Indian Queen owners Ryan McArdle, Brandon Mears and Steven Moore celebrate their first year in business. Photo: Joe White (August 2012). can make a good cocktail.” In recognition of their inaugural year, The Indian Queen has few events planned for its anniversary week. On Thursday night, there will be a charity Cornhole Tournament

benefiting the University Hospital Breast Health Center. The week will wrap on Friday and Saturday with nightly drink specials and they will continue raising money for the Breast Health Center. 15AUGUST2013


The Old Man and the Sea Don’t wait till you’re old to enjoy every single minute

Y’all know how I feel about people watching. Even more than watching people, I love making up stories about them. Some stories I share, some I keep to myself. Last week, we were on one last beach adventure, not far from Augusta, before the start of school. A large group of us amassed on the sand. There were 12 adults and even more kids. We had music blaring, baseball and soccer games playing, and were doing things like crabbing, fishing, sand castling, magazine reading, seagull shooing and anything else people do on the beach. It was a happy chaos, and the perfect ending to summer vacation. Each day, we’d meet after lunch, setting up tents, coolers and chairs, and stay on the beach until dinnertime or later. We spent a lot of time counting kids. Between the counting, I soaked it all in. The weather was gorgeous. It wasn’t that humid, with cool 88-‐degree afternoons. You heard me. That’s cool. At this time last year, it was over 100. On our first day there, I noticed an old man on his bike. It’s not an

unusual scene on a low-‐tide beach, but he caught my attention. He was wearing shoes, a bathing suit and a hat. He slowly rode to the surf. Hell, he did everything slowly. When he got to the water, he laid his bike on the sand and took his shoes off, his hat hanging on the handlebars. Apparently he does this several days per week. Maybe even every day. The other women I was with have seen him many times. People stop to talk to him, offering to help him get home. He says “thank you,” but he doesn’t need any help. He shakes their hand, smiling, and goes along his way. After he leaves his bike, he goes for a 20-‐ or 30-‐minute swim. Its purpose may be exercise, but his pace is that of leisure. Or he’s just slow. Maybe it’s a little of both. Once he’s done swimming, he stands in the shallow waves and watches the swimmers. I guess he’s drying off before biking home. I’d like to imagine he’s thinking about something profound, but it’s probably more like, “Damn. Got sand in my shorts again.” Once he’s dry, he grabs his shoes and rides his bike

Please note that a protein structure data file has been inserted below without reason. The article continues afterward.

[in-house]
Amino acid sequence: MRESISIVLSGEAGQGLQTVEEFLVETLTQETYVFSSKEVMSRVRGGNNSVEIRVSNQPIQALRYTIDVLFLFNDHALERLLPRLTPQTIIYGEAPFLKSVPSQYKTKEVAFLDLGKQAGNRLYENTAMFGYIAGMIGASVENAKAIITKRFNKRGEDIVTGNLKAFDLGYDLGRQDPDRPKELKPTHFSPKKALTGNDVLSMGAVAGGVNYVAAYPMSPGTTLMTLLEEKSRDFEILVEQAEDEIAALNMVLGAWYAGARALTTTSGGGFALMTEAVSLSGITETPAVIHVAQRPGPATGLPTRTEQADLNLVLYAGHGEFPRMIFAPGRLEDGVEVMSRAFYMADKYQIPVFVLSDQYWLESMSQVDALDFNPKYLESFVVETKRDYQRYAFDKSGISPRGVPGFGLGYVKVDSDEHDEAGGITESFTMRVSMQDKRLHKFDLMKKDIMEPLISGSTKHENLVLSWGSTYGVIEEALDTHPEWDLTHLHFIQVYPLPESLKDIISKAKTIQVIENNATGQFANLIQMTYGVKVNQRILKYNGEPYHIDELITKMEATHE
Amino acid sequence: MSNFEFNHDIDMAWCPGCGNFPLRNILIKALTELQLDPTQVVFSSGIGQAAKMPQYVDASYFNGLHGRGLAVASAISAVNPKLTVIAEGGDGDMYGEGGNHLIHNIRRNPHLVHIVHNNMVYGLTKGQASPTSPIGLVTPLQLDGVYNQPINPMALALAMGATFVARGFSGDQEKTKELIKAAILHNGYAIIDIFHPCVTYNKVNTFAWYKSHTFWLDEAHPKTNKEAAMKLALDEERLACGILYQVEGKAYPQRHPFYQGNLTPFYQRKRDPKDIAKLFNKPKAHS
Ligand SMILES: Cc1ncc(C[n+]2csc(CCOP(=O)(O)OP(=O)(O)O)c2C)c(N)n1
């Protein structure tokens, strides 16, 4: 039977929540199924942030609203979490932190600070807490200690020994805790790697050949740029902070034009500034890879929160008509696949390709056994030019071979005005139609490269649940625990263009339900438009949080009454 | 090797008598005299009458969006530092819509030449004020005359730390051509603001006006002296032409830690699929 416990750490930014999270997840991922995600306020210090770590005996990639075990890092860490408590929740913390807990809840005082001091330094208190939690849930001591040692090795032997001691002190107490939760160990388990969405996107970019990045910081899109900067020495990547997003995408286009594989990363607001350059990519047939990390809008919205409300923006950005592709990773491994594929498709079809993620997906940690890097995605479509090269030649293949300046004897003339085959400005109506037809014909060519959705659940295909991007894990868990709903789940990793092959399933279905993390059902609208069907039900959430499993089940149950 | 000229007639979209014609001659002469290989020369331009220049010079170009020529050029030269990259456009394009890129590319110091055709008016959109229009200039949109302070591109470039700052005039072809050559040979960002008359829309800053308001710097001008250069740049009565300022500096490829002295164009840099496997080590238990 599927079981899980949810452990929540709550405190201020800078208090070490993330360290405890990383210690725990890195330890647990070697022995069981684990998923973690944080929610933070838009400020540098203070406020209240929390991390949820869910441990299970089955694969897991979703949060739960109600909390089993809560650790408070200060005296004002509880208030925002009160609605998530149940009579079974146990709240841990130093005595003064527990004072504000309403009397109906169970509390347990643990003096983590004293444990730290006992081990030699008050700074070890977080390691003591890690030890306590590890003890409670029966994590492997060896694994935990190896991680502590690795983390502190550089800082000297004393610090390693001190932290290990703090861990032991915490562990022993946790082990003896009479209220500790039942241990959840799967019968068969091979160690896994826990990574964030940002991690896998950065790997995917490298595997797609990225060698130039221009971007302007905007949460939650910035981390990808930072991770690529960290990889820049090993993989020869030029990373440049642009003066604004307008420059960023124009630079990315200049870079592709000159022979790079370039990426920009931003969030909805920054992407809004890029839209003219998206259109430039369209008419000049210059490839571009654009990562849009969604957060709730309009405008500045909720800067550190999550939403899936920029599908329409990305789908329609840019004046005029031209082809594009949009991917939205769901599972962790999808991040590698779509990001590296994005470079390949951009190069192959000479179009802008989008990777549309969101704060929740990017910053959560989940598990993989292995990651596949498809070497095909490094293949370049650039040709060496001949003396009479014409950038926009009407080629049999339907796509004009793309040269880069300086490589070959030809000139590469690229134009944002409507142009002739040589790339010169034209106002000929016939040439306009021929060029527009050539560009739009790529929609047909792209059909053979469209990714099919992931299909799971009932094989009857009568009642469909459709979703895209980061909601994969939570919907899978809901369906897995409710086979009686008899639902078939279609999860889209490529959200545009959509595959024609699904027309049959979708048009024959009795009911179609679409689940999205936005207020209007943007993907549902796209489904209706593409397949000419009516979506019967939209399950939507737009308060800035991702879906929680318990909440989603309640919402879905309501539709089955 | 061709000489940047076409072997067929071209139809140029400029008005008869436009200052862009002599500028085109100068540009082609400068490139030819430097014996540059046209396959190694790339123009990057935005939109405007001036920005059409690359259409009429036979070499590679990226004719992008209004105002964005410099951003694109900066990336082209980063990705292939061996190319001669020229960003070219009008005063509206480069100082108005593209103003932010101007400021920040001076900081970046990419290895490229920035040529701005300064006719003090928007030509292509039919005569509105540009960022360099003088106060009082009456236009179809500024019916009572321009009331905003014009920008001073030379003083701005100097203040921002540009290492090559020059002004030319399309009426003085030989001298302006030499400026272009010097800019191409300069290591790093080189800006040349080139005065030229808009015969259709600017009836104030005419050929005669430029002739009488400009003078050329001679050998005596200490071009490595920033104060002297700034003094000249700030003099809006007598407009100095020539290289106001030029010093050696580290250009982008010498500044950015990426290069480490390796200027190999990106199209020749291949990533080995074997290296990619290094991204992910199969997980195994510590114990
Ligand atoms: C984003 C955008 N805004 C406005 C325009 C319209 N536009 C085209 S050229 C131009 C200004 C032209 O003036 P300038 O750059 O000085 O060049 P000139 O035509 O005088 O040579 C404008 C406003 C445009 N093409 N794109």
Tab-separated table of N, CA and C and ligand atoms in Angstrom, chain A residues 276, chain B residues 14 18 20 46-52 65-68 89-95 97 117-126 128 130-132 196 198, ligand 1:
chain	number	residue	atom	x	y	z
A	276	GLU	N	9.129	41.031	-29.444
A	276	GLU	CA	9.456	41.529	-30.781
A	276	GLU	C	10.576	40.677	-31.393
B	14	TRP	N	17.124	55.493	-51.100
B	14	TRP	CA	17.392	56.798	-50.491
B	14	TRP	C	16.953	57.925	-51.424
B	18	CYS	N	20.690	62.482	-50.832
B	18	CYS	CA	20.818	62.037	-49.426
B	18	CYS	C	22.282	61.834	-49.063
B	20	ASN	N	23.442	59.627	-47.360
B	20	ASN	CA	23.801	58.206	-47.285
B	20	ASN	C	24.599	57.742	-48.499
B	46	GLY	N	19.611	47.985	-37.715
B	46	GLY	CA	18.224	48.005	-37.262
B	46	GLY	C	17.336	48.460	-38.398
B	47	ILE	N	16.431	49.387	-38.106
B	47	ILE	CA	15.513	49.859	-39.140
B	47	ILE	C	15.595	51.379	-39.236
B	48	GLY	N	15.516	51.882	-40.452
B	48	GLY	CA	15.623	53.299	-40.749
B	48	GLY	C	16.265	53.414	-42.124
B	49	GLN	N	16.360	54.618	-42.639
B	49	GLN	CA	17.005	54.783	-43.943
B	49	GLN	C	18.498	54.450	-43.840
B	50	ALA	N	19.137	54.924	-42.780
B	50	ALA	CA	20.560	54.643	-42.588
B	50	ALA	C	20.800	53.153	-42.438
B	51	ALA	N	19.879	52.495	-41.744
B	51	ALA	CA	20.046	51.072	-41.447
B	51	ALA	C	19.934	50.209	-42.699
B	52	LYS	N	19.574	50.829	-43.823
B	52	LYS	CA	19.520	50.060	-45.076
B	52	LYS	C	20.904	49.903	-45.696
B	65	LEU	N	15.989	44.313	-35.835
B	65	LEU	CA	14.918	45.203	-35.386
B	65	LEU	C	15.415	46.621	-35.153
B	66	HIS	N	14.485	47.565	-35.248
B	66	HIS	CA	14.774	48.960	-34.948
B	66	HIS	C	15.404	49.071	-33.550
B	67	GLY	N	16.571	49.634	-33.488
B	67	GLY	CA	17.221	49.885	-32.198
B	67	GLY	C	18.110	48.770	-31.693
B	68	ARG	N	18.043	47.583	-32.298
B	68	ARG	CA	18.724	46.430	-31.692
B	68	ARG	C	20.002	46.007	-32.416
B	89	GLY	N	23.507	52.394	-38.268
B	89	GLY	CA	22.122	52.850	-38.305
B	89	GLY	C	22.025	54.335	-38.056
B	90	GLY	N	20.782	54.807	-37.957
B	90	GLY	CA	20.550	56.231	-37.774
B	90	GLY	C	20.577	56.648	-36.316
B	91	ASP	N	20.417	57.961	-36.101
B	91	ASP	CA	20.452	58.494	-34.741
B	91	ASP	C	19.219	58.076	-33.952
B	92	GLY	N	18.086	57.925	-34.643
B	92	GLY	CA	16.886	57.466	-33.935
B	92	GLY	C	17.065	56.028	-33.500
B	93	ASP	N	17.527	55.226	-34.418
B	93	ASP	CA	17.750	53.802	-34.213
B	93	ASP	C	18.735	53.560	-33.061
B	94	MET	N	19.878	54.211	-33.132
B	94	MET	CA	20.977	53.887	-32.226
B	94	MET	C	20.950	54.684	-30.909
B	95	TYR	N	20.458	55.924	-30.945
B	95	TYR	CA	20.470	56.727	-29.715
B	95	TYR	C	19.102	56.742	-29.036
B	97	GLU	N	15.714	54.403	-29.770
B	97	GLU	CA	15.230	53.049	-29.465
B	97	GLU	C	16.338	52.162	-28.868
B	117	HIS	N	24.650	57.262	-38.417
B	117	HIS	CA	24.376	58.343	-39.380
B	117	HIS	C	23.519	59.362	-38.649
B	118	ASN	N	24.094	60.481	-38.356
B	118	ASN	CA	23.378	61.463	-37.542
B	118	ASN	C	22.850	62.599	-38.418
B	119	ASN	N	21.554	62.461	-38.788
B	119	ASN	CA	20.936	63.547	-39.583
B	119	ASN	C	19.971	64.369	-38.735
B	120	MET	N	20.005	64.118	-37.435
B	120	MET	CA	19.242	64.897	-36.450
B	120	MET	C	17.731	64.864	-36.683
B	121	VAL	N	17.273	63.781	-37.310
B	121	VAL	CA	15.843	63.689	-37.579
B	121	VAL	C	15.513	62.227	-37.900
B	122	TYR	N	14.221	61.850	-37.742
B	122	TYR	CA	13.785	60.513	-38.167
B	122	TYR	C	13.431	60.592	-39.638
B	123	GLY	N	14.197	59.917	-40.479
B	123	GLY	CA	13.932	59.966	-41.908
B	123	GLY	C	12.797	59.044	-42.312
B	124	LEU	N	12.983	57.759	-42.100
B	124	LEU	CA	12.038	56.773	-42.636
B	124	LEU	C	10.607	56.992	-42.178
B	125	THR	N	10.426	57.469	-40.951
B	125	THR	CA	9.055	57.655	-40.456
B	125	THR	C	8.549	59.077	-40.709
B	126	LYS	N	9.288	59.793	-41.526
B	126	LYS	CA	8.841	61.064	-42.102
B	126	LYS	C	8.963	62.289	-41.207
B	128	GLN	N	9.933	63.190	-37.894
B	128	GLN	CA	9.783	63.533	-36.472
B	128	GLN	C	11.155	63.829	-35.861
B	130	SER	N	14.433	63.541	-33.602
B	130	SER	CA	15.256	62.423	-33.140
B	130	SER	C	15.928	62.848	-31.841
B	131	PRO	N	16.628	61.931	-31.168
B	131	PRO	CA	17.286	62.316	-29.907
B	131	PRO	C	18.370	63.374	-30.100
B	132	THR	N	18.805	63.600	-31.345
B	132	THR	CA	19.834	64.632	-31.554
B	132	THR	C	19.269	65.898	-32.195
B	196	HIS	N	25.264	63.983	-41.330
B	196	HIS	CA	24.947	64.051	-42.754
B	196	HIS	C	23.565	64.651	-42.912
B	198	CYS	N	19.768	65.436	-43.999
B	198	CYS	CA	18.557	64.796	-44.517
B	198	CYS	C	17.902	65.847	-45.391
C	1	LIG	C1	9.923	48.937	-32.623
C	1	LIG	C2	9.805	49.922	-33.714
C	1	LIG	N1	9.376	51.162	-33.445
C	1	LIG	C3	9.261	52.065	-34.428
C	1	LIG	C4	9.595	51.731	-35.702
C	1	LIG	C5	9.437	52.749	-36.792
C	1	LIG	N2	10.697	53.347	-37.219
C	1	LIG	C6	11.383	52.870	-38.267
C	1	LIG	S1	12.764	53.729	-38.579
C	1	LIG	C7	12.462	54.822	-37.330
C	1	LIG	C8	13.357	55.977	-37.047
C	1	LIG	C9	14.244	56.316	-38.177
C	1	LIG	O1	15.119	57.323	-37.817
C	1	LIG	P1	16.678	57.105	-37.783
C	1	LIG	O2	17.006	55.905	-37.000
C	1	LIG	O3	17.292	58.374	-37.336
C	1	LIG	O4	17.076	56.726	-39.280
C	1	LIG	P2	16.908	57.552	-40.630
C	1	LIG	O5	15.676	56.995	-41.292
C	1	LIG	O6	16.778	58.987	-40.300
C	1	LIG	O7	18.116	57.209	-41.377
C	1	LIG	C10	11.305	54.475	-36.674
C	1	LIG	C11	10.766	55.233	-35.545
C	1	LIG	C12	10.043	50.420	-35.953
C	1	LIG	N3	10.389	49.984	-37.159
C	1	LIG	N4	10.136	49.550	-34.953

With much of his life behind him, he has nothing left to do but enjoy every minute. He takes his time. Why rush? Maybe it’s because The Kids were about to go back to school, but he fascinated me. I’m sure I’m not the only one, but I spend much of my life rushing from here to there, always looking forward to the next thing. Counting days to the next holiday or trip. What if I could reverse that? I’m not sure it’s possible. As They (The Royal They with all the answers) always say, life moves too fast. Children grow in the blink of an eye. For some reason or another, mine seem especially big this school year. The Boy will turn 10. Ten. He’s not old enough to be 10. I’m not old enough to have a 10-‐year-‐old. He can’t wait. The Girl, though only seven, wants to be a grown up. Just tonight, she said, “Mama, I can’t wait to be your age. Then I can cuss like you do.” Ahem. Always looking forward. Sure, tragic events help keep things in perspective. Every day, we hear stories of families affected by terrible

illness or an accident. Those who know them tell us how quickly life can change and how we shouldn’t take anything for granted. I wish we could be more like the man on the beach, enjoying life simply because it’s what we do. If we could only figure that out before it’s all we have left to do. It’s too late to apologize for my sappiness, so I’ll leave you with this: hug your people, people. Go to the beach, too. Go for a swim, and ride your bike. Watch your kids learn to surf. Extend happy hour. The best may be still to come, but we can’t afford to miss this very moment.

JENNYWRIGHT lives in Summerville with

her husband, who she calls The Man, and two kids, who she affectionately calls The Boy and The Girl. She enjoys taking photos, cooking and playing tennis.

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August 18, at 9:15 and 10:45 a.m. at Fleming Baptist Church, and at 6 p.m. at The Sanctuary. Free. Call 706-798-3511 (Fleming) or 706-364-8284 (The Sanctuary), or visit

Broadway and Beyond

Sounds Unlimited perform at the Augusta Common on Sunday, August 18, at 8 p.m. as part of the Candlelight Jazz series. Participants are invited to bring their own seating and picnics. $6; free for children under 13. Call 762-233-5299 or visit The Fort Gordon Band performs Monday, August 19, at 7 p.m. at the Roland H. Windham Performing Arts Stage at Aiken’s Hopelands Gardens as part of the Hopelands Summer Concert series. Participants are invited to bring seating and food, but alcohol is prohibited. Free. Call 803-643-4661 or visit experienceaiken.

Russell Joel Brown leads Broadway and Beyond, a fundraiser for the Jessye Norman School of the Arts, on Sunday, August 18, at 5 p.m. at GRU’s Maxwell Theatre. Featuring emcee Jessye Norman and a host of instrumentalists, singers and performers, the event will also feature auctions that are going on now for prizes that include a chance to perform on stage with Brown. Tickets are $40, general admission; $20, students and active duty military. Call 706-826-4713 or visit